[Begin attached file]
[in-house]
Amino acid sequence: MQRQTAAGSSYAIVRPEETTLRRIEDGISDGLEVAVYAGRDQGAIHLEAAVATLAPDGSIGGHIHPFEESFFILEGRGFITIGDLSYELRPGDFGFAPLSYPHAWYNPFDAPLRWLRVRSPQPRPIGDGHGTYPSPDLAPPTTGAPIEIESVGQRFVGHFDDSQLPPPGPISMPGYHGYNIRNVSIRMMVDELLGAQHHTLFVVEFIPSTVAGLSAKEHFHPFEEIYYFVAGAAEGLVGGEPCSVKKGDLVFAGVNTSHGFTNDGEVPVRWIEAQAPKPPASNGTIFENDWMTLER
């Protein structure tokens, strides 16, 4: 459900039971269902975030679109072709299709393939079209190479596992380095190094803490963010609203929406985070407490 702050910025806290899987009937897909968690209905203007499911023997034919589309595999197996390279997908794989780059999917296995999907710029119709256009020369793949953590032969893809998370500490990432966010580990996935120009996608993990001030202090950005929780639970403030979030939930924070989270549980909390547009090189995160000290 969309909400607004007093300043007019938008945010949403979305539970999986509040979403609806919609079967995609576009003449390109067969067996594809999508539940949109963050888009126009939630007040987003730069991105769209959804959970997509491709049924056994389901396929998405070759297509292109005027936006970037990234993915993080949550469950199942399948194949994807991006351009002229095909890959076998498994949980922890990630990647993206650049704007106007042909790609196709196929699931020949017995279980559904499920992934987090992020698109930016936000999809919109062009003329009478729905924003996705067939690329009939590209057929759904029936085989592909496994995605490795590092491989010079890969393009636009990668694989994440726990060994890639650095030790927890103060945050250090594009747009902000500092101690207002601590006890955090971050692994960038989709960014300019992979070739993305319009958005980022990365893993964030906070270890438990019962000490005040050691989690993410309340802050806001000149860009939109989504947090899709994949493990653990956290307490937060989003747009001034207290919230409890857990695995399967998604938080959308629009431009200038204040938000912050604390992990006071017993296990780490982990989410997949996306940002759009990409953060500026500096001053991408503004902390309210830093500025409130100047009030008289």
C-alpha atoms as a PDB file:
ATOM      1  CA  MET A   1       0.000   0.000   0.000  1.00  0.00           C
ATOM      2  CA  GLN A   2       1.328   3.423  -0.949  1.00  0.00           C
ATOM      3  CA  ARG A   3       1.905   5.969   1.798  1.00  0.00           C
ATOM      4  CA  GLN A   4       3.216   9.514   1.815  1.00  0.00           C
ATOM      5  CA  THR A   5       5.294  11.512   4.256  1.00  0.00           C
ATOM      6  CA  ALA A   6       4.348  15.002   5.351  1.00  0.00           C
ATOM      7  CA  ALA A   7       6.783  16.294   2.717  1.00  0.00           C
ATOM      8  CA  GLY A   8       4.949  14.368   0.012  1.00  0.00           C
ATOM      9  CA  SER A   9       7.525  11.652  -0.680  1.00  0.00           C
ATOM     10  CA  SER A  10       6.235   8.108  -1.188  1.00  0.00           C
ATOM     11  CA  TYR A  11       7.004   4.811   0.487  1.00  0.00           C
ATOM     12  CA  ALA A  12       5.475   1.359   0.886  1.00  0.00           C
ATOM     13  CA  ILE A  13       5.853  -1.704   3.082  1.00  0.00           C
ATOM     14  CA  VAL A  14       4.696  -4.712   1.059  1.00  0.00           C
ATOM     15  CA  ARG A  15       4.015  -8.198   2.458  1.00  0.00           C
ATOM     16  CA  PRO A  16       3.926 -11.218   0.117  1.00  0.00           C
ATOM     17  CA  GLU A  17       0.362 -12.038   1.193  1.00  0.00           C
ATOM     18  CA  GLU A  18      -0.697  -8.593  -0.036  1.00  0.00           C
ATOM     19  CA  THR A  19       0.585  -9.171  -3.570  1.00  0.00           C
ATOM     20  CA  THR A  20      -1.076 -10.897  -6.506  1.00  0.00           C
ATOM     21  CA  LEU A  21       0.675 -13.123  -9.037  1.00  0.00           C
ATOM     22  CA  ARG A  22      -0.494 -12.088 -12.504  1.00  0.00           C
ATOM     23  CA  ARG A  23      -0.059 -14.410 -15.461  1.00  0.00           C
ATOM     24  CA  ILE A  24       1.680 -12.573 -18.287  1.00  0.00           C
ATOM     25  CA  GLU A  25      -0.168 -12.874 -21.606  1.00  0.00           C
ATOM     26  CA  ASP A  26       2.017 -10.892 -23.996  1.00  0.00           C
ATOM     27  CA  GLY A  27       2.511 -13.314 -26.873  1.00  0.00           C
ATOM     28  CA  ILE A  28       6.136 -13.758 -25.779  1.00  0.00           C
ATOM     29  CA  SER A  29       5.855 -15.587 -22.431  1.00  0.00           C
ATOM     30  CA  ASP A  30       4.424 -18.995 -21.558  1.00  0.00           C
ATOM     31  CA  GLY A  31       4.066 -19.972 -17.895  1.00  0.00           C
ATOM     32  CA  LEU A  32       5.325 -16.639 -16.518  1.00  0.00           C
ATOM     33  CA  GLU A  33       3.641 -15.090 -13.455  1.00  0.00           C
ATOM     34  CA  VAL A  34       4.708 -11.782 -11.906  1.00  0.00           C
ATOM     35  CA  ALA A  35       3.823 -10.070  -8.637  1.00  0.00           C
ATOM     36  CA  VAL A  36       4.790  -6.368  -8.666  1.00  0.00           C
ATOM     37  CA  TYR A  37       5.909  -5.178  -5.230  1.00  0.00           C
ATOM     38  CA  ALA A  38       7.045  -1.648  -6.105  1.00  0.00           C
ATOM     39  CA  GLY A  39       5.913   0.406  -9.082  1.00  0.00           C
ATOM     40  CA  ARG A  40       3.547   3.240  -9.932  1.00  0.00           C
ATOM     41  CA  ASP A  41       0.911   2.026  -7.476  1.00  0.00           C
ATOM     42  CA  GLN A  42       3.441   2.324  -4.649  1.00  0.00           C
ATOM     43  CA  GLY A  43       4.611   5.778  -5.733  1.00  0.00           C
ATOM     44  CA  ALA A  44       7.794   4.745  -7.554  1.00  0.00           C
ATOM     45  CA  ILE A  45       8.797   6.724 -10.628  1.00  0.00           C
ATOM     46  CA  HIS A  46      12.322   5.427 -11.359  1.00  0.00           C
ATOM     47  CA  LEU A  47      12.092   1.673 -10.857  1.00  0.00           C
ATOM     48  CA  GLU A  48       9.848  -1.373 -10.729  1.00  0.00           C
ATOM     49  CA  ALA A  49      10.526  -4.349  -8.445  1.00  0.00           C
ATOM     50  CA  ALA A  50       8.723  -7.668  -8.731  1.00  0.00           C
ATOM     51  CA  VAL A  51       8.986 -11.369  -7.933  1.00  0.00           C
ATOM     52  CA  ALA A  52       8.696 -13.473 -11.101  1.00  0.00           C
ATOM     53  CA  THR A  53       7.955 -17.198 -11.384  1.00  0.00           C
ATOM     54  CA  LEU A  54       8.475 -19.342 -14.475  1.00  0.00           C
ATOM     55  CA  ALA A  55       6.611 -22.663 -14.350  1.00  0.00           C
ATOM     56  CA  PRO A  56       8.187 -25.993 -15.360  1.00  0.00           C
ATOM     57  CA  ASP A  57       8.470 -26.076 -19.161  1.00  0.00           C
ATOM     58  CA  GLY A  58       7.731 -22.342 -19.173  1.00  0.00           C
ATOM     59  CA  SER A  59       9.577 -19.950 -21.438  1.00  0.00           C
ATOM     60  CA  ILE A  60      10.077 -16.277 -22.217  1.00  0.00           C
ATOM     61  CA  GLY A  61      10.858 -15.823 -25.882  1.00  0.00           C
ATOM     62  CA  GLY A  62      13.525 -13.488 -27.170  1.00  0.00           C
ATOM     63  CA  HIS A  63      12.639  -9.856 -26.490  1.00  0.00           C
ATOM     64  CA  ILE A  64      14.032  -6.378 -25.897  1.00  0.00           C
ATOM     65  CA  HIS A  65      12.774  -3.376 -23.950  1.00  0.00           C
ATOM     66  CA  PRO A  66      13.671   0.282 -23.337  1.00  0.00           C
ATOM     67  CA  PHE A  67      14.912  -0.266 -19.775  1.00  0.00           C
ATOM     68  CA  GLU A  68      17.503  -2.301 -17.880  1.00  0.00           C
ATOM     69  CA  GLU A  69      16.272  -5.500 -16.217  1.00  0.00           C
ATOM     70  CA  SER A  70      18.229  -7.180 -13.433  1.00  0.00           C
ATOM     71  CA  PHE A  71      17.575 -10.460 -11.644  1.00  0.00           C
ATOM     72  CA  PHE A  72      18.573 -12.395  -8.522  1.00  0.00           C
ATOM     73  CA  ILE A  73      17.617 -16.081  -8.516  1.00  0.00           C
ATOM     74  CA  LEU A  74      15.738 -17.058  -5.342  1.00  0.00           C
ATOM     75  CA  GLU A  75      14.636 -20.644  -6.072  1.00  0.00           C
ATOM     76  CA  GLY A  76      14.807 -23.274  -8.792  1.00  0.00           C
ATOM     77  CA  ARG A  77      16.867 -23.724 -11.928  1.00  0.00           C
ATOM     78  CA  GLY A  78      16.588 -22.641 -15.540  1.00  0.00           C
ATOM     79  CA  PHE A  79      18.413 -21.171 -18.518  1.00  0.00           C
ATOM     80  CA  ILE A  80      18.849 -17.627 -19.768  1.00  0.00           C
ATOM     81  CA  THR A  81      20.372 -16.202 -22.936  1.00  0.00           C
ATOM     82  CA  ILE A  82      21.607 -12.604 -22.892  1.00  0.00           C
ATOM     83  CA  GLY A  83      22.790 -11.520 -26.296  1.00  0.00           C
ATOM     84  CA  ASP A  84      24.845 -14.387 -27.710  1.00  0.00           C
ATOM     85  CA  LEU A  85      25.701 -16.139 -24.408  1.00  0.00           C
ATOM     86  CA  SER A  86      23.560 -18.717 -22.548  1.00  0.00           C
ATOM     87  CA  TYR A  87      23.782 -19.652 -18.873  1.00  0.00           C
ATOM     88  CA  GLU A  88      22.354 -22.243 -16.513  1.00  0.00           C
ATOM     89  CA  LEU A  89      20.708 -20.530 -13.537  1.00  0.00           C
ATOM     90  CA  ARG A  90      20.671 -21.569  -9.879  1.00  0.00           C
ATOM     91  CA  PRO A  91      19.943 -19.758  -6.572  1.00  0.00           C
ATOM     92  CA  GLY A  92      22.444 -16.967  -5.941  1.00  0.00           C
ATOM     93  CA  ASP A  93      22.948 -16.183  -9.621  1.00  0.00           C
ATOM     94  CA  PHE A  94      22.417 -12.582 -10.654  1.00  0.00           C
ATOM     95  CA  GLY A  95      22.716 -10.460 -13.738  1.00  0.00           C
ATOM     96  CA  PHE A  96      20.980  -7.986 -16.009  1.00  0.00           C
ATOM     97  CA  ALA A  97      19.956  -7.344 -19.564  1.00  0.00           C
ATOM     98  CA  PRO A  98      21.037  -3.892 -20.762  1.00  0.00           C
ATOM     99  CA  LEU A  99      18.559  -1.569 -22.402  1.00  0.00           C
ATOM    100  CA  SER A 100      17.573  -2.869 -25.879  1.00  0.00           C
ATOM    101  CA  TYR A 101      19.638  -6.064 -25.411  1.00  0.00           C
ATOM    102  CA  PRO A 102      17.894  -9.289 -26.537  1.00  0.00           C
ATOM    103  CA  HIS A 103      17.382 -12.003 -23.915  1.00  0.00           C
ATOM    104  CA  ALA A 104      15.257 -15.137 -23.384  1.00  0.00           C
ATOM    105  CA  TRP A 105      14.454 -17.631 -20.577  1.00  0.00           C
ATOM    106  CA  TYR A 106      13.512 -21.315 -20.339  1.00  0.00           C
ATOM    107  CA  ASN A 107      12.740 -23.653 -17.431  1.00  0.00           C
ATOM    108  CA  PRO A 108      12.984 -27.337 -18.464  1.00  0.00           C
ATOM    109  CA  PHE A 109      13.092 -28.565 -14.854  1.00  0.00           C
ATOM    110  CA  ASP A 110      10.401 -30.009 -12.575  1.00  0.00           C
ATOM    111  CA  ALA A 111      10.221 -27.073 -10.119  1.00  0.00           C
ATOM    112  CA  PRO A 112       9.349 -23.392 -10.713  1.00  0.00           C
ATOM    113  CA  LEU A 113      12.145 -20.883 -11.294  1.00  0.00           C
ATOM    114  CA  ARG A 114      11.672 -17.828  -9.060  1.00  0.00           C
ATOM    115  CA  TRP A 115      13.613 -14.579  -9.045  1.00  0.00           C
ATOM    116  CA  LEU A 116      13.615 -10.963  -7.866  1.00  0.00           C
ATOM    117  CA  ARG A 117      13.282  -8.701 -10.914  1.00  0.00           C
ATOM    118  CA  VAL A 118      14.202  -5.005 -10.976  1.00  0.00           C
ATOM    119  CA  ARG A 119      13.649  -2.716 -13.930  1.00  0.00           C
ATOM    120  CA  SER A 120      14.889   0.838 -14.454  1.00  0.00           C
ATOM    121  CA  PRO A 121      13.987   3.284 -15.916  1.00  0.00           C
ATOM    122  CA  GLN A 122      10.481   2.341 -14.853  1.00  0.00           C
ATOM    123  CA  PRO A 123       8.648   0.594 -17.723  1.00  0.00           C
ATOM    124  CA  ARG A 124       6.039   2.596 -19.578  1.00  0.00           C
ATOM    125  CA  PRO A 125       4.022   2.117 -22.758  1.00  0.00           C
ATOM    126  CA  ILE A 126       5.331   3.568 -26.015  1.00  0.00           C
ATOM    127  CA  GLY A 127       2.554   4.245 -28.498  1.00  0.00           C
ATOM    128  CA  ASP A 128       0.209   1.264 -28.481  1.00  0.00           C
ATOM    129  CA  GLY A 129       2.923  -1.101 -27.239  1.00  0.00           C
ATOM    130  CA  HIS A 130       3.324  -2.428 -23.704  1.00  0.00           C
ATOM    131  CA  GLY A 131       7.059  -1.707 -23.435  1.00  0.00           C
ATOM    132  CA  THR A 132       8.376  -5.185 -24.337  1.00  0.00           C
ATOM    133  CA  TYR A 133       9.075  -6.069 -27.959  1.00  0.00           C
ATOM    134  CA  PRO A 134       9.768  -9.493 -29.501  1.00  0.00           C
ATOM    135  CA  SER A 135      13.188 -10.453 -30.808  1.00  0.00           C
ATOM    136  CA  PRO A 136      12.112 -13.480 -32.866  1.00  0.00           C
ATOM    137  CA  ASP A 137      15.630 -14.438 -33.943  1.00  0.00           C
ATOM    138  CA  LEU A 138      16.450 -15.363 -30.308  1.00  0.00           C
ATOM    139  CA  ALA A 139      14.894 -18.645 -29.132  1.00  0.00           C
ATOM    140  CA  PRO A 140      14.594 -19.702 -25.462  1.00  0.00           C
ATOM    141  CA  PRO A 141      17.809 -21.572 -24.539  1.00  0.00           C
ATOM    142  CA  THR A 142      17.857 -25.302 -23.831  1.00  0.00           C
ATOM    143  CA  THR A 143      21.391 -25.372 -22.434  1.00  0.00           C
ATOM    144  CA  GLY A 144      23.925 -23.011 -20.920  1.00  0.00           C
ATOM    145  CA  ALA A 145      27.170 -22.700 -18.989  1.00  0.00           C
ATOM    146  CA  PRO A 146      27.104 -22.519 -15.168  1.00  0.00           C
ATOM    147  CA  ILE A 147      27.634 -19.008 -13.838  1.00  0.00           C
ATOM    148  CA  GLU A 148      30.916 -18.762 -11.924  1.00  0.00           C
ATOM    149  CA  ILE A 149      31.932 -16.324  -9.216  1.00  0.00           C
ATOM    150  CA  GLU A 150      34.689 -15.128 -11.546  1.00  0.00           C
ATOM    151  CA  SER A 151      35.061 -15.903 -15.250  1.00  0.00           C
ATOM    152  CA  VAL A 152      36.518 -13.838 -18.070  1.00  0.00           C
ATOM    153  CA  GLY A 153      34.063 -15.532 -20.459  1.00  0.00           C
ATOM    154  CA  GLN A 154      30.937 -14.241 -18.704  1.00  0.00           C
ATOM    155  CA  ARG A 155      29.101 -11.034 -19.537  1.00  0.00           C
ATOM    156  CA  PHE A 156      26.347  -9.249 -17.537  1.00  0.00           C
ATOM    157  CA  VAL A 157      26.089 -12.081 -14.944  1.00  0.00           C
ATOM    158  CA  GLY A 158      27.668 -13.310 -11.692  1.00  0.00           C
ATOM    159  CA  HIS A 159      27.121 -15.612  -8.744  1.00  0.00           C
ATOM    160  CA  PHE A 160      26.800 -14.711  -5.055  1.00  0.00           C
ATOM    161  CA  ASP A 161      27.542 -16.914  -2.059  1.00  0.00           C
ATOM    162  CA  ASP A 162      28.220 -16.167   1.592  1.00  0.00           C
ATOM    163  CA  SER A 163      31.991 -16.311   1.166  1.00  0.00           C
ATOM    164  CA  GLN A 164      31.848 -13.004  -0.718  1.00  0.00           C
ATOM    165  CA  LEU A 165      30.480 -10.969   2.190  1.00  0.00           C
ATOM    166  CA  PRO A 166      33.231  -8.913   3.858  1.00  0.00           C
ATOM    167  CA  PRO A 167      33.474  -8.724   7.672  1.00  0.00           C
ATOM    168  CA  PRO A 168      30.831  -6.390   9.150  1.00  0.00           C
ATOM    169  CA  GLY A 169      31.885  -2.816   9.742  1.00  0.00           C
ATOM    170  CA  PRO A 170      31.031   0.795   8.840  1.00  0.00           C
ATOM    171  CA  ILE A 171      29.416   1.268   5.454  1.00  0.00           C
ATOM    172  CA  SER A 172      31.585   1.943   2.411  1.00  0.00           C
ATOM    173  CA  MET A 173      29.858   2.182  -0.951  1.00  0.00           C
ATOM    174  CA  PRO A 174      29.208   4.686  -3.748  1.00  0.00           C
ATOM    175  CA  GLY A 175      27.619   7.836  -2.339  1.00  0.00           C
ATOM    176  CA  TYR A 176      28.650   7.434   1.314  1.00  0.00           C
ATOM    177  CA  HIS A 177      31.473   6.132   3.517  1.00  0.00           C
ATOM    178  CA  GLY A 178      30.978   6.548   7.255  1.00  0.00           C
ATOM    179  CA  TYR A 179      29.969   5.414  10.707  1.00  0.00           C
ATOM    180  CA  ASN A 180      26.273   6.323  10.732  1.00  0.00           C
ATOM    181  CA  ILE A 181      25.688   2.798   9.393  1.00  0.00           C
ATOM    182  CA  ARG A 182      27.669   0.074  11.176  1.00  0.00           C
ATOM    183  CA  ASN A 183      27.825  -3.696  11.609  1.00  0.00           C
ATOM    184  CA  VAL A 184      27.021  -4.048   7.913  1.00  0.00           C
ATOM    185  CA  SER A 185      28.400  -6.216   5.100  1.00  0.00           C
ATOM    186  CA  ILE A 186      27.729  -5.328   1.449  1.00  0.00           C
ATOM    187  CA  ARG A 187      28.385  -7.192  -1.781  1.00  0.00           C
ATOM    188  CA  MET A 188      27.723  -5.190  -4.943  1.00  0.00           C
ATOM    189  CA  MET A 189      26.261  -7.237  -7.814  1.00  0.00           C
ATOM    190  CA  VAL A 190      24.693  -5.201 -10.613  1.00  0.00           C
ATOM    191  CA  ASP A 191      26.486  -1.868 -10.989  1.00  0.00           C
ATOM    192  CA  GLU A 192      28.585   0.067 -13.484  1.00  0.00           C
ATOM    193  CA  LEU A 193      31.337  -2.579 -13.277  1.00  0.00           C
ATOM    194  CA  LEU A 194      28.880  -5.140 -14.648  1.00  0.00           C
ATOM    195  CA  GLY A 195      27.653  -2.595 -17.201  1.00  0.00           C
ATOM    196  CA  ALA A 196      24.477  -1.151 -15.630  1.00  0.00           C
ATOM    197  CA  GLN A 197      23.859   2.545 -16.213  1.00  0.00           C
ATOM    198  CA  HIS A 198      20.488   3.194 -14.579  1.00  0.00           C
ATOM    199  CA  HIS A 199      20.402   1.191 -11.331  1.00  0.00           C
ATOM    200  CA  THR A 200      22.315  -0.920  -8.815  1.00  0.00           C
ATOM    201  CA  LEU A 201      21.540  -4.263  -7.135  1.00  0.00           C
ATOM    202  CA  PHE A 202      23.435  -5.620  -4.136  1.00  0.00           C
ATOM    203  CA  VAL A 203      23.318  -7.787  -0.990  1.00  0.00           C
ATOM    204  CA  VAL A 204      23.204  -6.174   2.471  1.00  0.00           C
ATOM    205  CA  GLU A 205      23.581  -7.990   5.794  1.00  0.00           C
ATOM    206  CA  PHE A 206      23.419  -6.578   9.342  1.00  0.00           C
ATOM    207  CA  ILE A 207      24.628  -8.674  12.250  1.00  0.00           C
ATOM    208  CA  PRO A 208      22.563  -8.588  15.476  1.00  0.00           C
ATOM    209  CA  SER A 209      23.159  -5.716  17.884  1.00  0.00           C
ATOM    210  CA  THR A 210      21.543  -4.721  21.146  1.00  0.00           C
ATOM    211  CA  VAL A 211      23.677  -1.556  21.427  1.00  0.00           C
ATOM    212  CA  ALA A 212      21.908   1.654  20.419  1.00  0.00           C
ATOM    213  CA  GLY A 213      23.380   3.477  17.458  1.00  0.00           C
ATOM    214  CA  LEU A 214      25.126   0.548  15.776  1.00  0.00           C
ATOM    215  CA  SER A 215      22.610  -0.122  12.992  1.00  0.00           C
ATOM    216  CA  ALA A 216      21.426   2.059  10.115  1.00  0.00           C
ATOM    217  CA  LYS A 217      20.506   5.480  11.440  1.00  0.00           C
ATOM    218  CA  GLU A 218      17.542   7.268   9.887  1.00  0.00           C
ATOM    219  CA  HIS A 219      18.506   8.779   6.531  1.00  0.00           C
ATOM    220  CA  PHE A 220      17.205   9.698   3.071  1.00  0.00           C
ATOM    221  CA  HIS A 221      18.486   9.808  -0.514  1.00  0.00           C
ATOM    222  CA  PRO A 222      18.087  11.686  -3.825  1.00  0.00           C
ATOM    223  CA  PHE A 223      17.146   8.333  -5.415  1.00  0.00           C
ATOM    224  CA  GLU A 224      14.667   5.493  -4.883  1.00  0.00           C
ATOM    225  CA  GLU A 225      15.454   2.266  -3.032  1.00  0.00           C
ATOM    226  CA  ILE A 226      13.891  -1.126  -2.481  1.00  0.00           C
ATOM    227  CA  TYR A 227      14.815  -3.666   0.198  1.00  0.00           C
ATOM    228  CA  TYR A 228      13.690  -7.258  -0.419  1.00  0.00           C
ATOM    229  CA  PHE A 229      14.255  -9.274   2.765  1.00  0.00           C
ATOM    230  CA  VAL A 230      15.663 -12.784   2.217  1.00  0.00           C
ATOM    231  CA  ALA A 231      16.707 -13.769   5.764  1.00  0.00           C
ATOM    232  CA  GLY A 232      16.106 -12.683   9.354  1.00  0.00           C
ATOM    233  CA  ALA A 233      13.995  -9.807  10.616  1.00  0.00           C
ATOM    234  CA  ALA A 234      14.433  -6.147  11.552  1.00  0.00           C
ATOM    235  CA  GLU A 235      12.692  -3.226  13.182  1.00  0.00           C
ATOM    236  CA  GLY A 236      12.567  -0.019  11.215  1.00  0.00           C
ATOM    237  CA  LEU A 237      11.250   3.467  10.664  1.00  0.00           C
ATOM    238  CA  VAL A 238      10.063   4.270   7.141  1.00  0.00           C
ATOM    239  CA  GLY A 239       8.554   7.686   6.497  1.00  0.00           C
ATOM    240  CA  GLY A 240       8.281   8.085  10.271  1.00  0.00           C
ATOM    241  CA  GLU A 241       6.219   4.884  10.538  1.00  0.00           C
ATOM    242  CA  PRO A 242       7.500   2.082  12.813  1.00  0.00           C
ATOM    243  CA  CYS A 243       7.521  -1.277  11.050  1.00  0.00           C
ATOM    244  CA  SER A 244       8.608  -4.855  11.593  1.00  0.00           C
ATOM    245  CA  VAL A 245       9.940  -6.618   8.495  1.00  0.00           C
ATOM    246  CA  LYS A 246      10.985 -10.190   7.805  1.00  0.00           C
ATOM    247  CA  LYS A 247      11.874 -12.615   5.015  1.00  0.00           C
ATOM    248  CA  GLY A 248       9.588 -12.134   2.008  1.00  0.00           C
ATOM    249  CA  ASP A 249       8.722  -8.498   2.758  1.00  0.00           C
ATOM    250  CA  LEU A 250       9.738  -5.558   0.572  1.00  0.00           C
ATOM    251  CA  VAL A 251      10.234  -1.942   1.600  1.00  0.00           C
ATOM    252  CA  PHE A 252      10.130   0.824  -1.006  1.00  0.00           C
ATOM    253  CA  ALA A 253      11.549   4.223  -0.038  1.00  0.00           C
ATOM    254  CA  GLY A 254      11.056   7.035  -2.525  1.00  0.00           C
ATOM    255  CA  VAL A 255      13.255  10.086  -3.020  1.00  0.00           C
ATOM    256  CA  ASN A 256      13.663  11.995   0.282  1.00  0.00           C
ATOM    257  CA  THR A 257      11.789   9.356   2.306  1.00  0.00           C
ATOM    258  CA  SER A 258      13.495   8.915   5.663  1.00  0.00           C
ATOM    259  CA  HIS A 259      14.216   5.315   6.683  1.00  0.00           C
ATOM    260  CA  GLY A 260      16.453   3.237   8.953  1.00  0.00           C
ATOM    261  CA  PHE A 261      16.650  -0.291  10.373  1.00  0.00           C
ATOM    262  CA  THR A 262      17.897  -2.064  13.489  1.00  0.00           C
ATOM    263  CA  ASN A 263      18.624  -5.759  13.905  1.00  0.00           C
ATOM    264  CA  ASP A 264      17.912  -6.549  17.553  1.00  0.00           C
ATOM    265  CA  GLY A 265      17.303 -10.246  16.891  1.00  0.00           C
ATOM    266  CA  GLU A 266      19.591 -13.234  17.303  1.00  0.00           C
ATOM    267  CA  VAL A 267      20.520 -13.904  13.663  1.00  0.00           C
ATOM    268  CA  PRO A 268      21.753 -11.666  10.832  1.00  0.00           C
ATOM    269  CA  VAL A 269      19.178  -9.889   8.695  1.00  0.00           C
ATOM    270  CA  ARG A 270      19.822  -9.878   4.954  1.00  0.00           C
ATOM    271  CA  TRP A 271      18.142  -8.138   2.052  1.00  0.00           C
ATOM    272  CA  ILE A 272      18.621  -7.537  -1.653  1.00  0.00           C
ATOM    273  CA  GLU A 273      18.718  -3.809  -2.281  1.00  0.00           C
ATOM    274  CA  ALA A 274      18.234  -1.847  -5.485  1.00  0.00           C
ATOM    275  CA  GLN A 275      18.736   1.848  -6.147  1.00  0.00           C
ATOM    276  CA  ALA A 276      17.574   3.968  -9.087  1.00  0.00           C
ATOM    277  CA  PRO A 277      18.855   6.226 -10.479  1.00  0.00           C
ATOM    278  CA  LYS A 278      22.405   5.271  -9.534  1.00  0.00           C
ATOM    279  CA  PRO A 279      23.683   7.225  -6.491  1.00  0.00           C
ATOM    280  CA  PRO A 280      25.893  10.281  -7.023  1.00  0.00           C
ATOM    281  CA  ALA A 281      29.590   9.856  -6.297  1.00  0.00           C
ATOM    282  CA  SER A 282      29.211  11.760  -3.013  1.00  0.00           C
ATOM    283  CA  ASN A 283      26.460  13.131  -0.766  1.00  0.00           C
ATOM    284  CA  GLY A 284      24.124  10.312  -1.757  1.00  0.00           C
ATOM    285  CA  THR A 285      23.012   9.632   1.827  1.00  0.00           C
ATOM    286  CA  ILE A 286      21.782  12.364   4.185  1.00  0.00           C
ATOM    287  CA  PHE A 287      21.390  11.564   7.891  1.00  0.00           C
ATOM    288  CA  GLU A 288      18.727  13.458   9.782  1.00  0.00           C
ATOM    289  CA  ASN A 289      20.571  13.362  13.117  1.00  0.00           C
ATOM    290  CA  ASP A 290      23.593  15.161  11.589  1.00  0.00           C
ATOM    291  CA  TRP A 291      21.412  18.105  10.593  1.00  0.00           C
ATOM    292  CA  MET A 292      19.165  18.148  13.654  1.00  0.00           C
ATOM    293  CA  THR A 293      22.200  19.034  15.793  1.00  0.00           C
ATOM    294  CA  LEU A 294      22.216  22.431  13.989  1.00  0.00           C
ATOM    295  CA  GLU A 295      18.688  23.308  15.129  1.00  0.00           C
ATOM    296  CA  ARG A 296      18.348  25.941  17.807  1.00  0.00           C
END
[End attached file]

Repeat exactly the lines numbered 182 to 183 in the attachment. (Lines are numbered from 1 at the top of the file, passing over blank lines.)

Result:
ATOM    178  CA  GLY A 178      30.978   6.548   7.255  1.00  0.00           C
ATOM    179  CA  TYR A 179      29.969   5.414  10.707  1.00  0.00           C